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Nobody mention crime fighting – Casey Report marks policing’s total capitulation to the left


IN the Alice Through the Looking-Glass world of modern Britain it is entirely predictable that an official review into the kidnap, rape and murder of a young woman becomes a disquisition on racism and cultural attitudes towards homosexuality and lesbianism. It will be remembered that in Lewis Carroll’s book, when Alice entered the mirror she found a world where logic was reversed. The left’s war on reality similarly dispenses with logic – but not with cunning: for as I wrote here in 2021 the horrific murder of Sarah Everard by a serving Metropolitan Police officer, Wayne Couzens, and the criminal incompetence of the force in dealing with his offending before the killing, represented an irresistible opportunity for the equality and diversity monomaniacs to complete their takeover of the capital’s policing.

Thus Baroness Casey’s review ‘into the standards of behaviour and internal culture of the Metropolitan Police Service’ is another landmark in the official capitulation to cultural Marxism which has been going on for 40 years. In Brixton, south London, in 1981 police were engaged in tackling widespread crime and drug-dealing, which many in the locality were unhappy about. That April two days of rioting and looting broke out which left buildings destroyed and caused millions of pounds worth of damage. A shaken Willie Whitelaw, then Home Secretary, toured the ruins and commissioned Lord Scarman to investigate. He found that the use of stop-and-search and ‘sus’, or suspicion of wrongdoing, policing against black people was disproportionate. Here was a first breach against logic and cause-and-effect: an area with high incidence of drug possession and criminal activity will naturally produce a high incidence of suspicion among police officers, whose business it is to identify and prosecute criminals. Yet the Scarman Report in effect argued that the preventative pursuit of crime was wrong in certain social circumstances. It stopped short of saying the police were racist, instead acknowledging that some officers committed ‘ill-considered, immature and racially prejudiced actions’, which I can well believe. However, wheels were set in motion. The shift from effective police work to politically motivated managerialism began: positive discrimination ‘was a price worth paying’ and ‘soft’, ‘consultative’ policing entered the scene, paving the road to hellish modern London’s crime problems, its epidemic of vandalism, violence, disorder, drugs, illegal weaponry and murder, and the left was handed one of its most effective weapons of cultural revolution: the ‘damning’ report.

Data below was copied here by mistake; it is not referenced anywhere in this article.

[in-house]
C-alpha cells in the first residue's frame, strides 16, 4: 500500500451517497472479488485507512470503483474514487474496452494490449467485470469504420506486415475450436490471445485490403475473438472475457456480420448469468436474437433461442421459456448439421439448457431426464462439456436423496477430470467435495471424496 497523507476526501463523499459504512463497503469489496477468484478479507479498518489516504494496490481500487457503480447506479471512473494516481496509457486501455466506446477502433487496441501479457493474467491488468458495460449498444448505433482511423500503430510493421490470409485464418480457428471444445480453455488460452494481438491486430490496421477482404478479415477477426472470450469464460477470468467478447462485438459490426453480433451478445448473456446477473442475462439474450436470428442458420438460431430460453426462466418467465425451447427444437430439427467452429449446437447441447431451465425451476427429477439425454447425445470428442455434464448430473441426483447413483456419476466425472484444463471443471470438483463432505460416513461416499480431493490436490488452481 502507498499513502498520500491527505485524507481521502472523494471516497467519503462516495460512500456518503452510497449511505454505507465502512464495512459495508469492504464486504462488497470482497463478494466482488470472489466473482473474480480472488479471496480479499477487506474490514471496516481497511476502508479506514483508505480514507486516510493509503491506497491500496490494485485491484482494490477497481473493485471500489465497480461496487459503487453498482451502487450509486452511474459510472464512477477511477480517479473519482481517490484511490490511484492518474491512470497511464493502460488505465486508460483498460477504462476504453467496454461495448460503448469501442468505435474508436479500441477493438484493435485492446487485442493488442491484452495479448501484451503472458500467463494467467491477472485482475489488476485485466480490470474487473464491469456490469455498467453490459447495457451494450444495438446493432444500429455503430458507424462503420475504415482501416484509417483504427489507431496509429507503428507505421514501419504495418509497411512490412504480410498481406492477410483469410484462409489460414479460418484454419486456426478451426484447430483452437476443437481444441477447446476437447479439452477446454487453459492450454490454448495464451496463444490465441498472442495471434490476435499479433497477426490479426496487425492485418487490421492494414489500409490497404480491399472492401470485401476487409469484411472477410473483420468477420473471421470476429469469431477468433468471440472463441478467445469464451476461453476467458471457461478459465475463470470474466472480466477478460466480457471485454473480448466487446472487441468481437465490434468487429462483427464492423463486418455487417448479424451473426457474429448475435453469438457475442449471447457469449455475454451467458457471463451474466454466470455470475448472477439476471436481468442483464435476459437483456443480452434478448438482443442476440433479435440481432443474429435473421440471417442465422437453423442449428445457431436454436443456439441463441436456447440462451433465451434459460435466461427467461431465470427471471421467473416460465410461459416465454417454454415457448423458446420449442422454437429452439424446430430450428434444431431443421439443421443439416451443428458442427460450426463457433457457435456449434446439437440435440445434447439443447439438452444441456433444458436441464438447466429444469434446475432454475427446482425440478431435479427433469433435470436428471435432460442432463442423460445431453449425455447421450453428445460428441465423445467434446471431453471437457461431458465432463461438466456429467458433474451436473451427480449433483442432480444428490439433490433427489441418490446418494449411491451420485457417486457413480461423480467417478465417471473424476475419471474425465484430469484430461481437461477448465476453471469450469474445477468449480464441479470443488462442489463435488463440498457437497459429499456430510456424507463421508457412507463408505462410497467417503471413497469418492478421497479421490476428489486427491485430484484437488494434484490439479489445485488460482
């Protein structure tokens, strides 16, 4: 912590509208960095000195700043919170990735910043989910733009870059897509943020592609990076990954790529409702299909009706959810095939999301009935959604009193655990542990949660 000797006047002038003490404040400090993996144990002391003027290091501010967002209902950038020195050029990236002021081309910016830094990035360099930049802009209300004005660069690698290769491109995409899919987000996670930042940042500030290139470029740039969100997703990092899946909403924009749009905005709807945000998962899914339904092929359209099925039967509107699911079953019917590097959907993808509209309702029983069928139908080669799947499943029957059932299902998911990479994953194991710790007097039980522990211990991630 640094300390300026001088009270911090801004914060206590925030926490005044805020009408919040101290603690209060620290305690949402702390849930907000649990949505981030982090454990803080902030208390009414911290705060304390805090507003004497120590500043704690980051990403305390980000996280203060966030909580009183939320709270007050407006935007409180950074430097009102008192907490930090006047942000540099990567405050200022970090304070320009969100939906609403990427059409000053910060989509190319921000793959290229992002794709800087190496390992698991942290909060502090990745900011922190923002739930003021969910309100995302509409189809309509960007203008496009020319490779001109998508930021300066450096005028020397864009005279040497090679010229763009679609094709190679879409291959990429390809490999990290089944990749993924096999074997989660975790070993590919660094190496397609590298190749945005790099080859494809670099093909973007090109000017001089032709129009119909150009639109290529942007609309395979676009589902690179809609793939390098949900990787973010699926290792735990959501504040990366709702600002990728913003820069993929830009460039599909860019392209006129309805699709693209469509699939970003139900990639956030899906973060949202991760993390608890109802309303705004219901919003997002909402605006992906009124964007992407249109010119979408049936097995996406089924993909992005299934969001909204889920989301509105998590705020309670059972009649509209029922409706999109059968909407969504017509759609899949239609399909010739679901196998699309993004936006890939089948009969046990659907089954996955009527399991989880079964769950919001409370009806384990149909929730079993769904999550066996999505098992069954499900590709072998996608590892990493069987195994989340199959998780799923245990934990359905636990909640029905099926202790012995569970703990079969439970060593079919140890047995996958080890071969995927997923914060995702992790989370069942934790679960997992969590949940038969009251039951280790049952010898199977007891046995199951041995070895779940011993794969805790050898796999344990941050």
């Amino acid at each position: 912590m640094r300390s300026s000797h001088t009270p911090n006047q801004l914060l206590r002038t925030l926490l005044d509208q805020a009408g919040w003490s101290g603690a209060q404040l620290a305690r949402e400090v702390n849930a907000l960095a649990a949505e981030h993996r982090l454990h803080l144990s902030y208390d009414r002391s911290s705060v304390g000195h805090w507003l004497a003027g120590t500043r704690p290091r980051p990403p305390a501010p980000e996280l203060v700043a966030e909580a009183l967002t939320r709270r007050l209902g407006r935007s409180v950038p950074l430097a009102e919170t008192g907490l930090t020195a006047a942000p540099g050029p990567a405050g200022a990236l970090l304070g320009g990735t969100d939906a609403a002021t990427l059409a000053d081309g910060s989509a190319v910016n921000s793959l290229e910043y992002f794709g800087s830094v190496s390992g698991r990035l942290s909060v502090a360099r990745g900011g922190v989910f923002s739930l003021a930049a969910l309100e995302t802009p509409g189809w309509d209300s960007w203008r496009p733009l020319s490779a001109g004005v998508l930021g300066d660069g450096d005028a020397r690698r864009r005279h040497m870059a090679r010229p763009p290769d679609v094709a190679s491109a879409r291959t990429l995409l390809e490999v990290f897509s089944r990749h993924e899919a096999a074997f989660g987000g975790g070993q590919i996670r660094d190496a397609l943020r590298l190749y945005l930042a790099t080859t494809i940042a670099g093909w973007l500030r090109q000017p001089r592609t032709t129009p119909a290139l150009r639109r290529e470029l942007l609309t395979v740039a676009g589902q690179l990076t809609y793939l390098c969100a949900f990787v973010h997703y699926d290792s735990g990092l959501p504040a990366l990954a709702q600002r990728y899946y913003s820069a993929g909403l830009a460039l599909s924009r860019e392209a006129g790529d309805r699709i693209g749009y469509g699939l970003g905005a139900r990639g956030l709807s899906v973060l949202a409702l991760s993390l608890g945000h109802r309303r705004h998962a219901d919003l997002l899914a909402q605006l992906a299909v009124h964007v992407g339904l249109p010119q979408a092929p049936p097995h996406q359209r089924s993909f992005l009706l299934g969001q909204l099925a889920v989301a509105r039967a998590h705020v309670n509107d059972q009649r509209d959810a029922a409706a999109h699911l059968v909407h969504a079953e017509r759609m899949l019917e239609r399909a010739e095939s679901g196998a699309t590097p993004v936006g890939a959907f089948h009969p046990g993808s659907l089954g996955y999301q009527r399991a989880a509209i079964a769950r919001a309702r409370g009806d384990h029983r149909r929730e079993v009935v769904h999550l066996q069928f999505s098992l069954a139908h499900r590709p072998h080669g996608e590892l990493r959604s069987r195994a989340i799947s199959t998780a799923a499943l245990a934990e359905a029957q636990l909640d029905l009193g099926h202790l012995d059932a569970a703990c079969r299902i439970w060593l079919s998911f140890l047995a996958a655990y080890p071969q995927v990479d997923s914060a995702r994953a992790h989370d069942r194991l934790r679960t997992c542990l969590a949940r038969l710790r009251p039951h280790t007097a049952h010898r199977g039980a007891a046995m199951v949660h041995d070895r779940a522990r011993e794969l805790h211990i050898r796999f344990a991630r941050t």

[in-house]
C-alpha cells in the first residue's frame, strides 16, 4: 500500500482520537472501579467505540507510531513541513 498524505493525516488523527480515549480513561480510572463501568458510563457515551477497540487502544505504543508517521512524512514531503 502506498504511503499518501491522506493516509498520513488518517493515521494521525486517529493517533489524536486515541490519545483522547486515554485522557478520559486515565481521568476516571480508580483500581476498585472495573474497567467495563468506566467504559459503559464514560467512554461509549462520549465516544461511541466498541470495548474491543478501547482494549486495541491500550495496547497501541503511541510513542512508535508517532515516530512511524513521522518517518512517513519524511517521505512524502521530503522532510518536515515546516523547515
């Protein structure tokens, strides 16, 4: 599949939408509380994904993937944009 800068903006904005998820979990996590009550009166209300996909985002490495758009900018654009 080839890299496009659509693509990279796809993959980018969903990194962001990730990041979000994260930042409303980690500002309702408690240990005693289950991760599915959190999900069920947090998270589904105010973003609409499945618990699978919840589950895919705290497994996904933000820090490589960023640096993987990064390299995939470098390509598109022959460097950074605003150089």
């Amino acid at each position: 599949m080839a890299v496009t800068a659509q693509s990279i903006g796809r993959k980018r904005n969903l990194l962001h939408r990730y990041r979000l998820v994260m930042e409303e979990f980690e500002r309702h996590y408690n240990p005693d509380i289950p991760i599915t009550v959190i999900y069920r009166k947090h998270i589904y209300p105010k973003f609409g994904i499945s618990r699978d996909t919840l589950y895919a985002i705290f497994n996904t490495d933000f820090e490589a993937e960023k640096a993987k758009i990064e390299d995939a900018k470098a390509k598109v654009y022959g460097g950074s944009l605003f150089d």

In the aftermath of the Stephen Lawrence knife murder in the Nineties, things went further. The Macpherson Report concluded that the Metropolitan Police was ‘institutionally racist’, and recommended a raft of proposals which would have any social justice warrior purring: our civilisation continued to fray and knife murders went on to soar, though none ever received the scrutiny of the highly troubling Lawrence case. Macpherson also wrote that ‘a racist incident is any incident which is perceived to be racist by the victim or any other person’. This was a disposal of objective truth – a prerequisite of much contemporary leftist thought – and a gateway to making anything you care to mention potentially racist.

Now, with the Casey Report, total institutional capture by the left is imminent. As is often the case with such reviews, it is what is missing that is significant. The contents section runs across ten chapters with numbered sub-headings referring to 363 pages, yet I cannot find the words ‘fighting crime’ or ‘burglary’ or ‘robbery’ there. However, I can easily find the words ‘racism’, ‘misogyny’, ‘LGBTQ+’, ‘sexism’, ‘homophobia’: the lexicon of the social justice warrior is dominant. Against the background of all this ideological navel-gazing it should be mentioned that crime in London, particularly sex crimes, is soaring. 

The report shows the mandarin class is still struggling with reality. On page 312 Baroness Casey says: ‘Despite being subjected to substantially higher levels of policing in London, Black Londoners remain considerably more likely to be the victims of several serious and violent crimes than White Londoners. This leads to the view that London’s communities of colour are both over-policed and under-protected.’